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A Sequencing Jamboree: Exomes and Genomes

by
Julie Collens
| Nov 13, 2012

Over the years, I’ve looked forward to ASHG as a chance meet up with old colleagues and make new friends, events largely facilitated by post-session parties and get-togethers. This time, I attended a different kind of celebration: the session titled “A Sequencing Jamboree: Exomes and Genomes.” Talks in this session discussed novel approaches to identifying causal variants and gene regions responsible for a variety of diseases, including type 2 diabetes (T2D), high LDL, cystic fibrosis, and autism.

diabetes ribbon

The first talk by Teslovich shared data from the T2D-GENES Project of the National Institute of Diabetes and Digestive and Kidney Diseases (NIDDK), which plans to perform deep exome sequencing with 10,000 samples from five ancestry groups. The group shared variant data for the 5,300 samples sequenced so far. They classified variants into three categories: not likely to be deleterious (synonymous), moderately deleterious, or predicted to be most deleterious (nonsense, frameshift, or those occurring at essential splice sites). By comparing variants by ancestry group, they found that 5% of all variants are shared by all groups, and 84% by a single ancestry. They also found that the variants predicted to be most deleterious were the smallest proportion shared by all ancestry groups, consistent with the hypothesis that most deleterious variants are rare and observed in a single population. From there, they used single marker analysis to look for T2D-associated variants specific to ancestry groups. The top hit was found in the East Asian samples in PAX4 R192H, a gene essential for the development of pancreatic islet cells.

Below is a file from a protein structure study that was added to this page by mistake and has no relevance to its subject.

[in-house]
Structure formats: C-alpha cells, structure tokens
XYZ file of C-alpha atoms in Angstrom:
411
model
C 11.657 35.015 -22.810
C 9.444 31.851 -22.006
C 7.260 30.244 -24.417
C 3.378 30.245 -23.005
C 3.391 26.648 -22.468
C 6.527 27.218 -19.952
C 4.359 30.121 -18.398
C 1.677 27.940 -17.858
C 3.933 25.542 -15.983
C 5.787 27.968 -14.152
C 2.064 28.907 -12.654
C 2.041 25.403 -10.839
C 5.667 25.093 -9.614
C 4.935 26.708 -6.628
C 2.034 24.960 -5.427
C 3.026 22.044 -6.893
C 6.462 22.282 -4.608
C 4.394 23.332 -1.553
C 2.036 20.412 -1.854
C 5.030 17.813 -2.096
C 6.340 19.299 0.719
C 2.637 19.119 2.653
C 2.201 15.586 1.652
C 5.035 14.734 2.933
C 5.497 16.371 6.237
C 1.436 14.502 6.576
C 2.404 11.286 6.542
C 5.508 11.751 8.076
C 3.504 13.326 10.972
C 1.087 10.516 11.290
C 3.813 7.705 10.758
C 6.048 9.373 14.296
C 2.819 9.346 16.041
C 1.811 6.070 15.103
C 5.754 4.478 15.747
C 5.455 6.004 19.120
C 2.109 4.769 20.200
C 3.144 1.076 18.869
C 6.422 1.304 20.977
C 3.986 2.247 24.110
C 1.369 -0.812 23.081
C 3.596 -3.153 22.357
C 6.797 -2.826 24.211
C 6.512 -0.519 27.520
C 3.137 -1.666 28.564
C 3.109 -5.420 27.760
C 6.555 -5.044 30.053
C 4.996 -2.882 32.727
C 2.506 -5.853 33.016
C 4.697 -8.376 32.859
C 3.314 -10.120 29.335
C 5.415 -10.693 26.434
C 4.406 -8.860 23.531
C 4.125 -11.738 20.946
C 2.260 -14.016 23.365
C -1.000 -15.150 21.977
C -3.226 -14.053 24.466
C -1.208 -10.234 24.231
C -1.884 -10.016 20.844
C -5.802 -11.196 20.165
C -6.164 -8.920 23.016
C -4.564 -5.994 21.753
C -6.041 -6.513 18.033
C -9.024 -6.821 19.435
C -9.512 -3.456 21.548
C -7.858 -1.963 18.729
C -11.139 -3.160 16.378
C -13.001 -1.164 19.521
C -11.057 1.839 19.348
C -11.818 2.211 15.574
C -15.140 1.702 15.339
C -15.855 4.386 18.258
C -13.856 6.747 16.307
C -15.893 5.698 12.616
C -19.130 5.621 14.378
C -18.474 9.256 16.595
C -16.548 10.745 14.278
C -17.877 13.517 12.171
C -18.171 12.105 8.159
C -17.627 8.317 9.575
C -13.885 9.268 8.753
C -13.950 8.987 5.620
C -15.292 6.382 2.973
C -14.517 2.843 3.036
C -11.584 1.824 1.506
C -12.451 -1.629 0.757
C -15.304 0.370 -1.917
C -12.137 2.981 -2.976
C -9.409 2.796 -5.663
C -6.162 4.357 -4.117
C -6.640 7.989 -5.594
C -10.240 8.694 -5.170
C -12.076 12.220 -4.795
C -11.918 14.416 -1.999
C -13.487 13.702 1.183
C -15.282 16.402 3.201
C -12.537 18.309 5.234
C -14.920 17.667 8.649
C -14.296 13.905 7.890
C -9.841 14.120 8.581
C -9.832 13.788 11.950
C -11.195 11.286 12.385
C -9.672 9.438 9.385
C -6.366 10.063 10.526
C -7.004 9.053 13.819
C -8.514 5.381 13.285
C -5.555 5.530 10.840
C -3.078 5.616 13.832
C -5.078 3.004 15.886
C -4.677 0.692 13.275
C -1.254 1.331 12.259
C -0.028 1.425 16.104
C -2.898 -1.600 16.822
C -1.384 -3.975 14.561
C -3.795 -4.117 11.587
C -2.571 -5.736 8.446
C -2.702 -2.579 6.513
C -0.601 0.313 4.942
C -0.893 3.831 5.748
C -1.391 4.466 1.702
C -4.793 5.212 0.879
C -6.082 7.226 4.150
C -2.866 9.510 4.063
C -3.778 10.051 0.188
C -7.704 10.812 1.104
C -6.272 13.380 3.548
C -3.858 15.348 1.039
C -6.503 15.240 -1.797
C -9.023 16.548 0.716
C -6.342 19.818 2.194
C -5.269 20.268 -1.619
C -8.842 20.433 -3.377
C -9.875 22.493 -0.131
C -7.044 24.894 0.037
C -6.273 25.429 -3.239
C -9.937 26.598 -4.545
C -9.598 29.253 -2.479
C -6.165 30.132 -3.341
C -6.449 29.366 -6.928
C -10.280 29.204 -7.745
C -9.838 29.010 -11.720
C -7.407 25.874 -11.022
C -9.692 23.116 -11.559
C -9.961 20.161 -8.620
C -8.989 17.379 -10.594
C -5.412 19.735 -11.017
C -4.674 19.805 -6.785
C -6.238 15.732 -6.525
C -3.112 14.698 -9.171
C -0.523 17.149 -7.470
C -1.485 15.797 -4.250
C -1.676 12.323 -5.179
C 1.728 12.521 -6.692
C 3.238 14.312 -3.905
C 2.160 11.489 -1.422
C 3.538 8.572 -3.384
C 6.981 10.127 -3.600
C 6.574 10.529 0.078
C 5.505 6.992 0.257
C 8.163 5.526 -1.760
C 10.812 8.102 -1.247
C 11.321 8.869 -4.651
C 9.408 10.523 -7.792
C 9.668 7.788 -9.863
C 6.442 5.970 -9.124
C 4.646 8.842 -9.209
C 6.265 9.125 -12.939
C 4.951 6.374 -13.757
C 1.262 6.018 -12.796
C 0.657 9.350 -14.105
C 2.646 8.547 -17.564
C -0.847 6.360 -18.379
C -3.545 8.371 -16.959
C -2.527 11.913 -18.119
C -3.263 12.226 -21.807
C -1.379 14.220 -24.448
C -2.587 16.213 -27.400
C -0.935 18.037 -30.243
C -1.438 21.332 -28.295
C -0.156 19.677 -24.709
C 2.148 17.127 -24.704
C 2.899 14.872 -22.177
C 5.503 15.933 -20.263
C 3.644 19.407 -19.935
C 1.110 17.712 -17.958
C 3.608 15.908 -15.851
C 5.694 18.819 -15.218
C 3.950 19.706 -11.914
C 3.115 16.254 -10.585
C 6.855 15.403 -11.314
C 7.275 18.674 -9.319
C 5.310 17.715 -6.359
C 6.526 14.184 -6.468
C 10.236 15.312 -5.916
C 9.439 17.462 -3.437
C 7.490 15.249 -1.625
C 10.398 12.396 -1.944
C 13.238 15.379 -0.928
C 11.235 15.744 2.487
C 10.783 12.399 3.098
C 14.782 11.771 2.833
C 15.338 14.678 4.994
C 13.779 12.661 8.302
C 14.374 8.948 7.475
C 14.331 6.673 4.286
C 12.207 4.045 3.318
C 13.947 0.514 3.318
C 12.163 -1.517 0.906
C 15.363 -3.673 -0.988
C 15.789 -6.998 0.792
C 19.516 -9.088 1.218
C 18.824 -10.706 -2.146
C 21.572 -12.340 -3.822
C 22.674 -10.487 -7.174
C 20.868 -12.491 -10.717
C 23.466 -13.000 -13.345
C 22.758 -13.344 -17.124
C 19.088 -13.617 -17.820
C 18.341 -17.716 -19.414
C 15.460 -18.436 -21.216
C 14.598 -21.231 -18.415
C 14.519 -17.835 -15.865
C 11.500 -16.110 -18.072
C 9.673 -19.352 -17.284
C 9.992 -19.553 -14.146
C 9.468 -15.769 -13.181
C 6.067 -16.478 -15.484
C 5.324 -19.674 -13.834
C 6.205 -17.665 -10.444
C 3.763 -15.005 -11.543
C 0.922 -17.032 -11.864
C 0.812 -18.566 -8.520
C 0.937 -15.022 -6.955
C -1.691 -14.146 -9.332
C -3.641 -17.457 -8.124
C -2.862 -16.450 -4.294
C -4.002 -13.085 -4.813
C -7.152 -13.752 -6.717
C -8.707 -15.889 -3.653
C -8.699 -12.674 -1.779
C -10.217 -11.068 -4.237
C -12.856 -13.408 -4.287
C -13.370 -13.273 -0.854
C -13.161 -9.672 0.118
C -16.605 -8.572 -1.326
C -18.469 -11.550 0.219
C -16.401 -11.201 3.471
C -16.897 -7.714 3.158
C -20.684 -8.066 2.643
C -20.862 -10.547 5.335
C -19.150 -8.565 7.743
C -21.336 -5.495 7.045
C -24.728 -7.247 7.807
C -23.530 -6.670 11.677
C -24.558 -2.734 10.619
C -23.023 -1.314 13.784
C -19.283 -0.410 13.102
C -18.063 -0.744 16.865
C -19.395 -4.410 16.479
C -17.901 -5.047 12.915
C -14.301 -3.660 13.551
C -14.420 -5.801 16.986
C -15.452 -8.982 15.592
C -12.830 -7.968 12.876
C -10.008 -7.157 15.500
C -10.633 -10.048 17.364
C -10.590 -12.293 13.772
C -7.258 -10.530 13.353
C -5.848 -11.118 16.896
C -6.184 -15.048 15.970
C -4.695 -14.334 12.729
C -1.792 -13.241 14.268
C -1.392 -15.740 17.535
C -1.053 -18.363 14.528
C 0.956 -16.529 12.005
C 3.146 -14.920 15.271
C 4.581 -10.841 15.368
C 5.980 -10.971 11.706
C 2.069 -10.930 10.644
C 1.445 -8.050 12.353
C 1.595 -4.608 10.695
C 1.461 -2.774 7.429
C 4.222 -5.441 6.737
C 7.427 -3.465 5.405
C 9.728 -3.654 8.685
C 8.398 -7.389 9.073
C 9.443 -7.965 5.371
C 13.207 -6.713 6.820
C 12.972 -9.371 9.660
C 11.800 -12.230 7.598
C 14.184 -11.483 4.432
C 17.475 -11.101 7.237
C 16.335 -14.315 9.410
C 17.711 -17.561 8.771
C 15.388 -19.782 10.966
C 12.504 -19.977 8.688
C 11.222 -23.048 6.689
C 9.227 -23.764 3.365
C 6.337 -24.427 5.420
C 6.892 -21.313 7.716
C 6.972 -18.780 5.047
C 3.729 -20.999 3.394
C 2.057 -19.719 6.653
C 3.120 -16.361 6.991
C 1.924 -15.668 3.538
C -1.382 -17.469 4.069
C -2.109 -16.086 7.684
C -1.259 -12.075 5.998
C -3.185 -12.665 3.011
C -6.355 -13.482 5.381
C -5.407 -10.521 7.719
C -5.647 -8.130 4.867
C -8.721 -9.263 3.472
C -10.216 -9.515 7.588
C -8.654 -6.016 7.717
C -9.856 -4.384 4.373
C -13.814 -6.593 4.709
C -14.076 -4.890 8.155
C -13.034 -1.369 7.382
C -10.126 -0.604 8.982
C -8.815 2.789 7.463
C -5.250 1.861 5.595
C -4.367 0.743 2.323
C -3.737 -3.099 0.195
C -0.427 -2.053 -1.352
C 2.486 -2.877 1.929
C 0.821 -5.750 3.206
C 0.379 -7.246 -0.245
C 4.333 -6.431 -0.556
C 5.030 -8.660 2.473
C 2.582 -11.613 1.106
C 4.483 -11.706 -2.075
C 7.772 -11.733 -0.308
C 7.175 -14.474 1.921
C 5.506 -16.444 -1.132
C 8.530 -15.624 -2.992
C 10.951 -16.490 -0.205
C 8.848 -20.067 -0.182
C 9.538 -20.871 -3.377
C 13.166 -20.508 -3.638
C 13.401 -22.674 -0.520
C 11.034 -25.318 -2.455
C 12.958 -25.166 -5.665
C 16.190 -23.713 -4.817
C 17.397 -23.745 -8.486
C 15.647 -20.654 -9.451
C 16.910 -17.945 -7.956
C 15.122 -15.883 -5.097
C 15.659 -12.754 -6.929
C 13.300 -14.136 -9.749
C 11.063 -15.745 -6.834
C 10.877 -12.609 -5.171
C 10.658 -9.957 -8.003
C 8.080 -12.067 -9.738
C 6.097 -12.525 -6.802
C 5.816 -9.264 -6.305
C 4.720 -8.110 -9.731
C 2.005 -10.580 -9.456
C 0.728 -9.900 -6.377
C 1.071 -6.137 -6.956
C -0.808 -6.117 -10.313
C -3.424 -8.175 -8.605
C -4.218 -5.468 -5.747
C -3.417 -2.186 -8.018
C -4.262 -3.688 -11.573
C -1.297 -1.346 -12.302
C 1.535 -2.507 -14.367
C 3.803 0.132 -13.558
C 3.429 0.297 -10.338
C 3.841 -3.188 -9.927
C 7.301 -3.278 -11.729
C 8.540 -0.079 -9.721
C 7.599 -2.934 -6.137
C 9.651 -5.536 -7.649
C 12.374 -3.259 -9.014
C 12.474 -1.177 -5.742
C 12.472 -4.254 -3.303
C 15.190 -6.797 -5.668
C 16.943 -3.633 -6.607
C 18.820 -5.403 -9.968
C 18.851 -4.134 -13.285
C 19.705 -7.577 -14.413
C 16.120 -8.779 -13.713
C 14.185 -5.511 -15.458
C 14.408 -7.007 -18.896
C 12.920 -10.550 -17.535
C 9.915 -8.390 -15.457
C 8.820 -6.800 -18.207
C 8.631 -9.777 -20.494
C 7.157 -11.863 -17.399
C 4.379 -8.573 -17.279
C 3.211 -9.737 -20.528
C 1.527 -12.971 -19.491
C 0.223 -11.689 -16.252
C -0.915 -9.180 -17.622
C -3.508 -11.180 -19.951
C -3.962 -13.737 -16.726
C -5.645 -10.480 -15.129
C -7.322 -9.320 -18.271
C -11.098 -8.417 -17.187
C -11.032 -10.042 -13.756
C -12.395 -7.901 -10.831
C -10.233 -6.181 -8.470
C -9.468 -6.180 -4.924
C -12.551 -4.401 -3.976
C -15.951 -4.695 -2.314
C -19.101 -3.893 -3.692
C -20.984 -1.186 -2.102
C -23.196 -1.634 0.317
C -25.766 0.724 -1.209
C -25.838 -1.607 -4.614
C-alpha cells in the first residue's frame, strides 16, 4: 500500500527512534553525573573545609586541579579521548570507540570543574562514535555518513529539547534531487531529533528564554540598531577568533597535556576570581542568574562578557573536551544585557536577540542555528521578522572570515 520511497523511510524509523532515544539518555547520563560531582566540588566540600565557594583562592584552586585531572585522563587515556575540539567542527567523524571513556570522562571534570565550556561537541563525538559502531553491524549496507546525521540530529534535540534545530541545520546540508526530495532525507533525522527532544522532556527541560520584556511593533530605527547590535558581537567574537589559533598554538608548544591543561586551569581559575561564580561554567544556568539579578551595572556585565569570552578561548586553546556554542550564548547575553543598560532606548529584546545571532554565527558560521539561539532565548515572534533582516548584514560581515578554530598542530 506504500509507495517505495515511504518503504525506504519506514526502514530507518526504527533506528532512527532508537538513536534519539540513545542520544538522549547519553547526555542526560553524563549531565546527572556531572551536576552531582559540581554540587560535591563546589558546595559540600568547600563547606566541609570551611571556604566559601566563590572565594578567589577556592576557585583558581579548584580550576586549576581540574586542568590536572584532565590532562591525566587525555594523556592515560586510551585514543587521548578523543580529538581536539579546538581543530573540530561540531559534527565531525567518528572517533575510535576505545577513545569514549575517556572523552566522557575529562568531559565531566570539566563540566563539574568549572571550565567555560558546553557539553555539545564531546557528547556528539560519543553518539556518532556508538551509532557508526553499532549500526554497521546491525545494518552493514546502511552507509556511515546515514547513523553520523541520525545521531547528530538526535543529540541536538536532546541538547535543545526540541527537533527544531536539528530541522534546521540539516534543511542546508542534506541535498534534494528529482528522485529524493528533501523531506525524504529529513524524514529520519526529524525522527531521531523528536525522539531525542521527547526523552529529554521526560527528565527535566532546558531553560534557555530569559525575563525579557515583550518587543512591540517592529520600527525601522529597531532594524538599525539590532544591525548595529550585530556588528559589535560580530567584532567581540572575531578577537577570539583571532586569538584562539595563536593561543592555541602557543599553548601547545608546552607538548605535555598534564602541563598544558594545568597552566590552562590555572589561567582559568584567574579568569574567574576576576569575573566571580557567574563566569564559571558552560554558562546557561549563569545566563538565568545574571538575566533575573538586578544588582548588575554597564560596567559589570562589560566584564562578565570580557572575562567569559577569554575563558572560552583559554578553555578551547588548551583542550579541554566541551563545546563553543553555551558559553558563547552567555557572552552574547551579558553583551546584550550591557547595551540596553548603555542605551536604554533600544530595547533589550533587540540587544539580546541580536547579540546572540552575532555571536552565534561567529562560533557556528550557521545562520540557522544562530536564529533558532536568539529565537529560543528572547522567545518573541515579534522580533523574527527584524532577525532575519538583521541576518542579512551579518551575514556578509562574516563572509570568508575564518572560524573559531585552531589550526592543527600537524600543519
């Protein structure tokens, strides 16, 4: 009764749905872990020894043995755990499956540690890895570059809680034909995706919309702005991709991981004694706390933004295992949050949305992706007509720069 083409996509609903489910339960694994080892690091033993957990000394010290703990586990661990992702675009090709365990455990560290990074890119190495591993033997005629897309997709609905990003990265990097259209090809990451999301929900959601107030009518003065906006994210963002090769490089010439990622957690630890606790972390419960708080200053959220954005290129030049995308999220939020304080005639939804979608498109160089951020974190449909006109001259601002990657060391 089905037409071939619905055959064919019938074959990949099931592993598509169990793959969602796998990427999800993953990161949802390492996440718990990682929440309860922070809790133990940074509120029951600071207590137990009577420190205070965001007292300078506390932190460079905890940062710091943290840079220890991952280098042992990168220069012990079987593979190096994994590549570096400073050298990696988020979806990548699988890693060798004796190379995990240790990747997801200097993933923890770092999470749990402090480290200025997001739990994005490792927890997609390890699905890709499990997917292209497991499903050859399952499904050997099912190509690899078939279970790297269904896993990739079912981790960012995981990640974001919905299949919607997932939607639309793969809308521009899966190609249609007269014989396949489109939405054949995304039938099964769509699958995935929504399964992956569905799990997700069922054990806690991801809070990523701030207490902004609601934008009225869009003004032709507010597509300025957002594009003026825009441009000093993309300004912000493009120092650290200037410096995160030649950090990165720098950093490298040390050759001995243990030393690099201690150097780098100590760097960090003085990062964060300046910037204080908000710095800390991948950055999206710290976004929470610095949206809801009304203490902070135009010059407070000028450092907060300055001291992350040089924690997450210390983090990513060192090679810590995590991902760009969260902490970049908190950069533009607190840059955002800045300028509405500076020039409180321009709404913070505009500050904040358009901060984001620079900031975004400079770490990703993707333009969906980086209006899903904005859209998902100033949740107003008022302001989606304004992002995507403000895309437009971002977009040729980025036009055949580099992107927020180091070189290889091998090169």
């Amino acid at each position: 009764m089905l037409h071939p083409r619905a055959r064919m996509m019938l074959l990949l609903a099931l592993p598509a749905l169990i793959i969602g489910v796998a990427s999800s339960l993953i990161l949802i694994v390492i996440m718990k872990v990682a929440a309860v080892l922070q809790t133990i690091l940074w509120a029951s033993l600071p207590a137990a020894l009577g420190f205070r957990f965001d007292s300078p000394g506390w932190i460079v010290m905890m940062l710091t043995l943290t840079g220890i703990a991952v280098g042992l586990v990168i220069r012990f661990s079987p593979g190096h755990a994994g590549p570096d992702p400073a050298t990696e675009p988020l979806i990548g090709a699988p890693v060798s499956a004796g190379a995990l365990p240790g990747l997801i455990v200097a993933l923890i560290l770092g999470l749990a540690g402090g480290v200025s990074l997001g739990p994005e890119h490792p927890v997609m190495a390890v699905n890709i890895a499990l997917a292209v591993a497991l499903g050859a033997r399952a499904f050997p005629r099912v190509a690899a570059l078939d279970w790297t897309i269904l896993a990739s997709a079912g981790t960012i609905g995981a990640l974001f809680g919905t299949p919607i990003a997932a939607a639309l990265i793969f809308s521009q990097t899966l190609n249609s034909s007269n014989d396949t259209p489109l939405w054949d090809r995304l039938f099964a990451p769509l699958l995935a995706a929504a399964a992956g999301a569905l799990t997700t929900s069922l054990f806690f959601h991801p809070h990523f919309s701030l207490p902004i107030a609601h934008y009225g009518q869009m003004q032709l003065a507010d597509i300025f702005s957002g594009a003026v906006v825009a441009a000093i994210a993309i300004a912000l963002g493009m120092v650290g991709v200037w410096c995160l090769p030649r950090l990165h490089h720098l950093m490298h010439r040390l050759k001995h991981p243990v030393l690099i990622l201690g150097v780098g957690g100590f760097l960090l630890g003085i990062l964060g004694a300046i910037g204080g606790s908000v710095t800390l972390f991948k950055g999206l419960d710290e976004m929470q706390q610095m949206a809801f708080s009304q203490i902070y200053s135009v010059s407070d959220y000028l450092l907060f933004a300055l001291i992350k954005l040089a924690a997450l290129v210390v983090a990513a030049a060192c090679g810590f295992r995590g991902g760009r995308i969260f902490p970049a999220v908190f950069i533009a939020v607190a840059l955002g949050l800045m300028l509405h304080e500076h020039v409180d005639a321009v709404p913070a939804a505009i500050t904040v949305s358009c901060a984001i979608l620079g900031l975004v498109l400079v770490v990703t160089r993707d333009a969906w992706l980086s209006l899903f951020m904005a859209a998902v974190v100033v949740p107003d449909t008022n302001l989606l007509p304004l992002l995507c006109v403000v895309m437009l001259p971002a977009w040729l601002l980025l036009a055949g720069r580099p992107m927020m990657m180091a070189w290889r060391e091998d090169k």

I also enjoyed Susan Walker’s talk on identifying susceptibility genes in Autism Spectrum Disorder, which is characterized by a collection of disorders and rare variants. Her group sequenced the exomes of 90 unrelated cases with de novo or rare inherited CNVs and looked for additional variants. Walker mentioned that their group would like to move to whole-genome sequencing—as the exome excludes many non-coding variants that they suspect may also be involved in the disorder—and advocated for an approach that combined multiple technologies to describe the genetic architecture of genomic variants. Though the study characterized unrelated individuals, she concluded that the impact of variants is best interpreted at the individual or family levels, but population studies are required to generalize interpretations.

Compared to previous years, this ASHG meeting revealed much more interest in looking at traits in a population-specific and admixed context, as well as a more sophisticated approach to analyzing rare variants in populations and samples. Approaches converged on the hunt for disease-causing variants using families, single ancestry, or diverse ancestry options. I also frequently heard the call to develop population-specific reference genomes or panels to provide higher power for finding population-specific variants, even when using much smaller sample sizes. These focuses suggest that exome and genome sequencing will continue to be instrumental in shaping new methods for identifying causal variants for diseases.

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